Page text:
Fun with foam, demonstrating strike and dip in class
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This review took place as a part of a faculty professional development workshop where groups of faculty reviewed each others' activities and offered feedback and ideas for improvements. To learn more about the process On the Cutting Edge uses for activity review, see http://serc.carleton.edu/NAGTWorkshops/review.html.
This activity was selected for the On the Cutting Edge Reviewed Teaching Collection
This activity has received positive reviews in a peer review process involving five review categories. The five categories included in the process are
- Scientific Accuracy
- Alignment of Learning Goals, Activities, and Assessments
- Pedagogic Effectiveness
- Robustness (usability and dependability of all components)
- Completeness of the ActivitySheet web page
For more information about the peer review process itself, please see http://serc.carleton.edu/NAGTWorkshops/review.html.
This page first made public: May 15, 2008
Used this activity? Share your experiences and modifications
Colorful foam sheets are used in a classroom or lab setting to introduce students to the concept of strike and dip. It is interactive, and the instructor or TA's can quickly see which students are 'getting' it and which might need a little more individual assistance.
I use this activity in introductory courses, including our equivalent to Physical Geology, and in Historical Geology. I've also been known to use it in Structural, for students who might need a refresher at the beginning of the course.
Skills and concepts that students must have mastered
The concepts of strike and dip should have been introduced, and also the basic fold shapes if you plan to include that in the activity.
How the activity is situated in the course
This is a short, fun exercise that is either done in a lecture setting or as the early part of a lab that introduces concepts of basic structural geology (faulting, folding, etc.).
Content/concepts goals for this activity
This activity is designed to help students really understand the concepts of strike and dip. By the end of the activity, students should be able to use the foam to 'model' what a bed would be doing given a basic description (for example, 'a bed has a strike of N45E and is gently dipping to the SE'). Additional concepts that can be introduced include the trend and plunge of a fold axis, or just the recognition of basic fold types.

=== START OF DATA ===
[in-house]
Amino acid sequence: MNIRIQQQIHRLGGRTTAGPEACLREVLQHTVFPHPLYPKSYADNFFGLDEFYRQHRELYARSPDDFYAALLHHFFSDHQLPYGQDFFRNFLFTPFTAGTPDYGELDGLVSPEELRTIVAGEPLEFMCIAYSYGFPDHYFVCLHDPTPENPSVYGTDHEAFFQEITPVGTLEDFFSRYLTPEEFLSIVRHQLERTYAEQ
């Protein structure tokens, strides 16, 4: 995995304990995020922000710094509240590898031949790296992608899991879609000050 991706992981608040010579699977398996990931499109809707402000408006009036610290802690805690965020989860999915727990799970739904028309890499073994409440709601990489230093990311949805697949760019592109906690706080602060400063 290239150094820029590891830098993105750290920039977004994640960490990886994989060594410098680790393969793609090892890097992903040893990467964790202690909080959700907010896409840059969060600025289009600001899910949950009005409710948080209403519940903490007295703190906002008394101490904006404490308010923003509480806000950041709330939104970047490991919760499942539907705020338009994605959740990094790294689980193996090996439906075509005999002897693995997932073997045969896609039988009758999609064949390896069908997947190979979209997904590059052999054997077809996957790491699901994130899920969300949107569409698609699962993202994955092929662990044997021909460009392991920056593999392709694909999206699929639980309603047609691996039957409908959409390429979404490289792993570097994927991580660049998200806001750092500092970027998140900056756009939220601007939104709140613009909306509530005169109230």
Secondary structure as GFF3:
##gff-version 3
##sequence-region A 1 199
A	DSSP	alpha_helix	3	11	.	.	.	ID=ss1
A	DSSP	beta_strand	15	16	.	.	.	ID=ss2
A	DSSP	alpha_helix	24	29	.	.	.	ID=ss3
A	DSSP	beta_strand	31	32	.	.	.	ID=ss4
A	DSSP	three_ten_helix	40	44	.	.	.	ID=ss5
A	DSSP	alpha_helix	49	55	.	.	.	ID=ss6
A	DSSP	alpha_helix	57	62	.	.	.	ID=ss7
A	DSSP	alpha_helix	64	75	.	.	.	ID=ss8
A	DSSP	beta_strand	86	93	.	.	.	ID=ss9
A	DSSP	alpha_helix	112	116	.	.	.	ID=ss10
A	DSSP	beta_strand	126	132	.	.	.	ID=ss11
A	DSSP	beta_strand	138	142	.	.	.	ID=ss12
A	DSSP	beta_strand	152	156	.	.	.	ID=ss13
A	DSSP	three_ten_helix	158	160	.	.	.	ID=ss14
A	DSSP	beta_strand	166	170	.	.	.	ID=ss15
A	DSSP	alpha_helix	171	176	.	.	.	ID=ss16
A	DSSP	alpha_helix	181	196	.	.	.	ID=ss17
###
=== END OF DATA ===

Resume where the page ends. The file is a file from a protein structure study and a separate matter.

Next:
Higher order thinking skills goals for this activity
This exercise isn't really designed to develop the higher order thinking skills, to be honest, it is more to help cement a basic idea that can then later be used for more in depth interpretation of structural features.
Other skills goals for this activity
This exercise can be done with individuals or with groups; if chosen as a group activity, it can certainly foster supportive interaction among students as they assist one another and participate in both teaching and learning.
Description of the activity/assignment
Colorful foam sheets are used in a classroom or lab setting to help students understand the concept of strike and dip. To prepare for this exercise, students should be introduced to the basic concepts in a short lecture beforehand, and perhaps shown diagrams to give them a general idea of what the terms mean. The instructor will need to identify the N,S,E,W directions in the classroom; it is usually helpful to post sheets with this information and attach it to the walls. The students are then asked to use their sheets of foam to simulate the orientation of beds that are have a specific strike and dip. Once that has been mastered, the exercise can be expanded and students can be asked to demonstrate the trend and plunge of simple folds.
Determining whether students have met the goals
This exercise is interactive and visual, and the instructor or TA's can quickly see which students are 'getting' it and which might need a little more individual assistance based upon how their orient the foam. Care must be taken not to single out students, but in my experience it has been helpful to ask students to assist one another.
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